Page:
Isis: is is, double is

Isis bibliography

(originally assembled by Patrick McConvell & Arnold Zwicky, in several drafts up to 2009; with additions since then from several sources)

Citations vary somewhat in format depending on the source.


Publications in the linguistic literature
(alphabetical by author)

Andersen, Gisle. 2002. Corpora and the double copula. In Leiv Egil Breivik & Angela Hasselgren (eds.), From the COLT’s mouth… and others’: Language corpora studies: In honour of Anna-Brita Stenstrom (Amsterdam: Rodopi), 43-58.

Bolinger, Dwight L. 1987. The remarkable double Is. English Today 9.39-40.

Brenier, Jason M. & Laura A. Michaelis. 2005. Prosodic optimization via syntactic amalgam: Syntax-prosody mismatch and copula doubling. Corpus Linguistics and Linguistic Theory 1.45-88.

Calude, A. 2008. Demonstrative clefts and double cleft constructions in spoken English. Studia Linguistica 62, 78–118.

Coppock, Elizabeth & Laura Staum. 2004. Origin of the English Double-is Construction. Unpublished ms., Stanford University.

Coppock, Elizabeth; Jason Brenier; Laura Staum; & Laura Michaelis. 2006. ISIS: It’s not disfluent, but how do we know that? BLS 32.

Curzan, Anne. 2012. Revisiting the Reduplicative Copula with Corpus-based Evidence. In Terttu Nevalainen & Elizabeth Closs Traugott (eds.), The Oxford Handbook of the History of English, Oxford Handbooks Online.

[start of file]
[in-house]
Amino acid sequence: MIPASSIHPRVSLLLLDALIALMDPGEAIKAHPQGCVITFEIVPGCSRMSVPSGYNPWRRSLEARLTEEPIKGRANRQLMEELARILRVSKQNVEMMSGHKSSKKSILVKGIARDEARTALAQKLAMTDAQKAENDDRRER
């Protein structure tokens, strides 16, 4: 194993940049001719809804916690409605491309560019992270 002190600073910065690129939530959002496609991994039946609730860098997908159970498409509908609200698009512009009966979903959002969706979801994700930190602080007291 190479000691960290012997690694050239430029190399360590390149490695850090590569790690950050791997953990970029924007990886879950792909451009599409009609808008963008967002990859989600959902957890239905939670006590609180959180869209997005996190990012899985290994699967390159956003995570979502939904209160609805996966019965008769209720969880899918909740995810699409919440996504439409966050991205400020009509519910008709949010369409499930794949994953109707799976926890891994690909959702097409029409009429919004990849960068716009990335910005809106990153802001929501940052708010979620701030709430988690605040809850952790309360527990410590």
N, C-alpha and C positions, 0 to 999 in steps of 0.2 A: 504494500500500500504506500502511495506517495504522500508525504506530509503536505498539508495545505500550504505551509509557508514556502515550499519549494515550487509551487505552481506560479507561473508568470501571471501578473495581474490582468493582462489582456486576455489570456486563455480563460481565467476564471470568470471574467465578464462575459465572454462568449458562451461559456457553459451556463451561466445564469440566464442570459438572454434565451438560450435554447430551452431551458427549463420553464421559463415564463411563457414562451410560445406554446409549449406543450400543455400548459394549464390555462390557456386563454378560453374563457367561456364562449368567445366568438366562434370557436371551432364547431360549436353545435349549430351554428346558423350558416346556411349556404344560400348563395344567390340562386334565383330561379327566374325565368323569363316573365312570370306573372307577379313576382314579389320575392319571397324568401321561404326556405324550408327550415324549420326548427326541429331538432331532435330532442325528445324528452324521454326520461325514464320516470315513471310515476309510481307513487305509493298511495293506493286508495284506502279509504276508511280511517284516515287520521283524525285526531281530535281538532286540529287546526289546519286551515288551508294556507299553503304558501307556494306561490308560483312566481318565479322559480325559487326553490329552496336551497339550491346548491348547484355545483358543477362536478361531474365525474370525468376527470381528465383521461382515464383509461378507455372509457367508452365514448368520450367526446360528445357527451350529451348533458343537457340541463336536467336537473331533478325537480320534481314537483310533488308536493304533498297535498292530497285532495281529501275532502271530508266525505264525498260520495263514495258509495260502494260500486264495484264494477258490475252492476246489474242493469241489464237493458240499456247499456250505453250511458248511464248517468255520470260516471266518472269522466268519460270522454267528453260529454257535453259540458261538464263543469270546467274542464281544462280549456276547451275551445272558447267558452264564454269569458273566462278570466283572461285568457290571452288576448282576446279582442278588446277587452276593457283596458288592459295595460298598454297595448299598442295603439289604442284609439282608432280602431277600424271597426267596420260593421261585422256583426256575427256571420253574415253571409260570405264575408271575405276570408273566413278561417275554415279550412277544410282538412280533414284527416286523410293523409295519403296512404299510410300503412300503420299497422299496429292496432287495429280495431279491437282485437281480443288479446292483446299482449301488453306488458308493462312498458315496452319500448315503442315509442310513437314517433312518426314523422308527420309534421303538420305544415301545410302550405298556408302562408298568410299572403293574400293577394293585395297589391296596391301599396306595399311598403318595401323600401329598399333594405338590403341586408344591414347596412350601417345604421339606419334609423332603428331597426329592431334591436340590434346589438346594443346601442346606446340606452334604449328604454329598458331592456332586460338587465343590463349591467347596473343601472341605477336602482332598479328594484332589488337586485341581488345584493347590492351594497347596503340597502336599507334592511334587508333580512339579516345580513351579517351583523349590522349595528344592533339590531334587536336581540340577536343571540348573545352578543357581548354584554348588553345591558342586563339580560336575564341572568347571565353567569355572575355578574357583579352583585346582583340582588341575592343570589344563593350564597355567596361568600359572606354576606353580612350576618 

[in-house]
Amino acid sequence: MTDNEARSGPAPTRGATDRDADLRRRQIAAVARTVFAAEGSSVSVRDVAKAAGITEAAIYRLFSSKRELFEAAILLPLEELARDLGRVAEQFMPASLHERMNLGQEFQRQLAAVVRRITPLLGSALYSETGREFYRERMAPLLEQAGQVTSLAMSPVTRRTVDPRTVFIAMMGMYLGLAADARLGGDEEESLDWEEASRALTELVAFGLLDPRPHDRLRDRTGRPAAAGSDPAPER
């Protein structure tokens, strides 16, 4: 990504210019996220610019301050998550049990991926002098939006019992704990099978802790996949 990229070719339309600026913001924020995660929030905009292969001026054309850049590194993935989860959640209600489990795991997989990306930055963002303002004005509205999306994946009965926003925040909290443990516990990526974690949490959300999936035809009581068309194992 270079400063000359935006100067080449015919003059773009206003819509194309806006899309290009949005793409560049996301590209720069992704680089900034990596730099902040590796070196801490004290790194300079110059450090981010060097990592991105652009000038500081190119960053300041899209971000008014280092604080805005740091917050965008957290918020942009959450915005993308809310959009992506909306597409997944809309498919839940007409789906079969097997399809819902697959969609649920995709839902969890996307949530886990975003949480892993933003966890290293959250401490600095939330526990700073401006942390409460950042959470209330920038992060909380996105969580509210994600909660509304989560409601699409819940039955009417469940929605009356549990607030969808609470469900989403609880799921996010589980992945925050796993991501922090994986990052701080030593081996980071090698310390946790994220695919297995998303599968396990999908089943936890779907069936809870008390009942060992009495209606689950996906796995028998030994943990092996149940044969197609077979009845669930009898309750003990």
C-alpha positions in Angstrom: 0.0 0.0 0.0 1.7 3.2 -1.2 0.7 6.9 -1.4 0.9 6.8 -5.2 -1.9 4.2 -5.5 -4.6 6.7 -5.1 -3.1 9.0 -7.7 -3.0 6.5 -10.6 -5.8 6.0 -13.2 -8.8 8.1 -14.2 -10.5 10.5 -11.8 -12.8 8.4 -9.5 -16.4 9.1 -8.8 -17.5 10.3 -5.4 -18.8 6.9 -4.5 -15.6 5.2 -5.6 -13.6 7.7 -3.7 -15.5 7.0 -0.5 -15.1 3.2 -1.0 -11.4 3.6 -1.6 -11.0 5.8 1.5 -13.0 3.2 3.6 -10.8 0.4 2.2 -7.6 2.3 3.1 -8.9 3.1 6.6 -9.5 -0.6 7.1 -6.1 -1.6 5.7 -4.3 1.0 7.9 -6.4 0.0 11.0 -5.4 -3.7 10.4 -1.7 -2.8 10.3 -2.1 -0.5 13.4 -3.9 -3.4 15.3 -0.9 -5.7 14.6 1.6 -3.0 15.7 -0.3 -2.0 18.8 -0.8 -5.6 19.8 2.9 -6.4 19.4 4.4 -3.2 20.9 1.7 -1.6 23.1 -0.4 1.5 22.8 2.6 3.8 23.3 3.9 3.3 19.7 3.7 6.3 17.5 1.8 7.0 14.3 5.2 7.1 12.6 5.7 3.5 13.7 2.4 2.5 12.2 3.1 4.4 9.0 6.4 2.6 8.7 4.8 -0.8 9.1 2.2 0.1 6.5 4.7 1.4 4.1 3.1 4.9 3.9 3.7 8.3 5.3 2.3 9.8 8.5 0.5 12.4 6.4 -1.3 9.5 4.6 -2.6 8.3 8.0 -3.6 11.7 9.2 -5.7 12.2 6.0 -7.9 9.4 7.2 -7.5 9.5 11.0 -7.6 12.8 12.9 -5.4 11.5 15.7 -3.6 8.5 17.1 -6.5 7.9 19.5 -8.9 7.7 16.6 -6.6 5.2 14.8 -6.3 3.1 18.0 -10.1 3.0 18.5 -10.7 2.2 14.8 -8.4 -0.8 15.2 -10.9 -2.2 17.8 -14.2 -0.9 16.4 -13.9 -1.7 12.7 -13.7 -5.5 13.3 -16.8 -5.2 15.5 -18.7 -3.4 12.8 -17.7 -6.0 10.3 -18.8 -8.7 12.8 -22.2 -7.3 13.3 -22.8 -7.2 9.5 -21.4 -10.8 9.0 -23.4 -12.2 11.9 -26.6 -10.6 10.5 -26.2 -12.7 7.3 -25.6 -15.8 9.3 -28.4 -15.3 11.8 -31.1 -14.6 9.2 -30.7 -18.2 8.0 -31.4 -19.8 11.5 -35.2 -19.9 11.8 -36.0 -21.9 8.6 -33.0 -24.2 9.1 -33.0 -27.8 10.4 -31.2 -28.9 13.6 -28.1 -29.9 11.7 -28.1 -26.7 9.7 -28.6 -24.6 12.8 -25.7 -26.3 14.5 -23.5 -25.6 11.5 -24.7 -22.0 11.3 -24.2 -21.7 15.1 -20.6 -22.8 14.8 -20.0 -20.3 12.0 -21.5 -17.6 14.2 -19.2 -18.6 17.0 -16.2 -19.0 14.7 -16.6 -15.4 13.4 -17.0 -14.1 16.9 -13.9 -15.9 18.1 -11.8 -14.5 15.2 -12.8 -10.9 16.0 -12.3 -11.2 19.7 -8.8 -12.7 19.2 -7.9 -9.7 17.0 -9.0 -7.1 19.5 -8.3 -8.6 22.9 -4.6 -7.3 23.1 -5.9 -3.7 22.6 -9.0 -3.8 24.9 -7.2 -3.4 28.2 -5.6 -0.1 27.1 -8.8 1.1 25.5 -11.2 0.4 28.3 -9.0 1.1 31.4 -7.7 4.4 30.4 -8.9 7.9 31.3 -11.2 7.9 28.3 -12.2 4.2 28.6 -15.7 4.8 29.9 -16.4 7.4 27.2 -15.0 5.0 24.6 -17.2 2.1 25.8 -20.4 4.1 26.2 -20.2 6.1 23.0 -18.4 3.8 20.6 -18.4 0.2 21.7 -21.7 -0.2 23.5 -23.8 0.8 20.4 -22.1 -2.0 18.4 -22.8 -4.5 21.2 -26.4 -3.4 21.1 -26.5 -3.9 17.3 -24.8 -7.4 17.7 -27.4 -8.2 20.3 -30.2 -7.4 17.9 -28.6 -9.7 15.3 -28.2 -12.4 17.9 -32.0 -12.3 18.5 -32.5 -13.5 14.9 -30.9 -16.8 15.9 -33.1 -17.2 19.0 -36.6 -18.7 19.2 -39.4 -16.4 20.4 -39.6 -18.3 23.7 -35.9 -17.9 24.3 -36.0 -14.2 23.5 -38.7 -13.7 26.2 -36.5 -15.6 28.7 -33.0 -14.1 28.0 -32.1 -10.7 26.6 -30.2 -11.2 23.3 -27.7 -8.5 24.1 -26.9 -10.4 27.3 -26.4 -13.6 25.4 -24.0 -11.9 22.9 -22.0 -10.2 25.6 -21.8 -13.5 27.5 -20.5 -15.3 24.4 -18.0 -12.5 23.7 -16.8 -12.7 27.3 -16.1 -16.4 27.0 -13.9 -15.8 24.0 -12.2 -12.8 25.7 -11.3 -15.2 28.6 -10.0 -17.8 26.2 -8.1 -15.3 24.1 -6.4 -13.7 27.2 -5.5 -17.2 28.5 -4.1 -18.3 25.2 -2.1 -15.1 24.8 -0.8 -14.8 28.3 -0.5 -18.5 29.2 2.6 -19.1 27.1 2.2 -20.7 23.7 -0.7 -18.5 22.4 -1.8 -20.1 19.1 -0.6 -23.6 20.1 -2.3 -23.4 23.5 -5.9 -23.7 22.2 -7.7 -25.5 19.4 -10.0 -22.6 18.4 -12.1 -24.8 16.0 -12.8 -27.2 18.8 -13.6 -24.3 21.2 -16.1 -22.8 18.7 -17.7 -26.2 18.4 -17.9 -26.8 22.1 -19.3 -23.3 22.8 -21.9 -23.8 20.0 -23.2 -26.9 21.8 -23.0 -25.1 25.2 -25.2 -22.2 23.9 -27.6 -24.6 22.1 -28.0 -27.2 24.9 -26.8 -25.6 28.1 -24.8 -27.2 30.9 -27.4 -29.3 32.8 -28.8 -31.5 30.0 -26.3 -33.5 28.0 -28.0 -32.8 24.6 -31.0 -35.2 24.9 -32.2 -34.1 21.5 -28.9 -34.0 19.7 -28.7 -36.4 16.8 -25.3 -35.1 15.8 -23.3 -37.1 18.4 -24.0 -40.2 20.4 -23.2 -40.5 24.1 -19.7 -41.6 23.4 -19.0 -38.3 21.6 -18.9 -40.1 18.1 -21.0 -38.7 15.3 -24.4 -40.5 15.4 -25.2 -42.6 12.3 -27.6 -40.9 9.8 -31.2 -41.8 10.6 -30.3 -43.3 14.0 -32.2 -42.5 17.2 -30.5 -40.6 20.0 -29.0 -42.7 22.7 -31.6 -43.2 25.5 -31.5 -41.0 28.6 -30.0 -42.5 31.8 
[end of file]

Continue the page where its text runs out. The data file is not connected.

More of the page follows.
Heycock, Caroline & Anthony Kroch. 1999. Pseudocleft connectedness: Implications for the LF interface level. Linguistic Inquiry 30 (3), 365–397.

Jehn, Richard Douglas. 1979. That’s something that I wouldn’t want to account for, is a sentence like this. Calgary WPL 5.51-62.

Massam, Diane. 1999. Thing is constructions: the thing is, is what’s the right analysis? English Language and Linguistics 3.2.335-52.

McConvell, Patrick. 1988. To be or double be? Current changes in the English copula. Australian Journal of Linguistics 8.287-305.

McConvell, Patrick. 2004. Catastrophic change in current English: Emergent Double-be’s and Free-be’s. Talk at Australian National University. Slides available at:

O’Neill, Teresa. 2014. Demystifying double-is. Talk handout, CUNY Graduate Center.

Ross-Hagebaum, Sebastian. 2005. “And that’s my big area of interest in linguistics is discourse” – The forms and functions of the English that’s X is Y-construction. BLS 30.403-14.

Shapiro, Michael & Michael C. Haley. 2002. The reduplicative copula is is. American Speech 77.3.305-312.

Tuggy, David. 1996. The thing is is that people talk that way. In Eugene Casad (ed.), Cognitive linguistics in the redwoods: The expansion of a new paradigm in linguistics (Berlin: Mouton de Gruyter), 713-52.

Yale Grammatical Diversity Project: English in North America. 2016. Double IS.
[summary of the phenomenon and the literature]

Zwicky, Arnold M. 2003. Isis inaugurates Memorial Day weekend. Talk at Stanford Isisfest 5/23/03. Handout available at:

Zwicky, Arnold. 2006. Extris, extris. NWAV Abstract, July 2006.

Zwicky, Arnold. 2007. Extris, extris. Talk at Stanford Semantics Festival 3/16/07. Handout available at:


(Some) mentions in the usage literature
(alphabetical by author)

Bierma, Nathan. 2009. The eclectic encyclopedia of English. Sherwood OR: William, James & Co. Entry on “is is”, pp. 133-4.

Cochrane, James. 2004. Between you and I: A little book of bad English. Naperville IL: Sourcebooks. Entry on “is repeated”, pp. 68-9.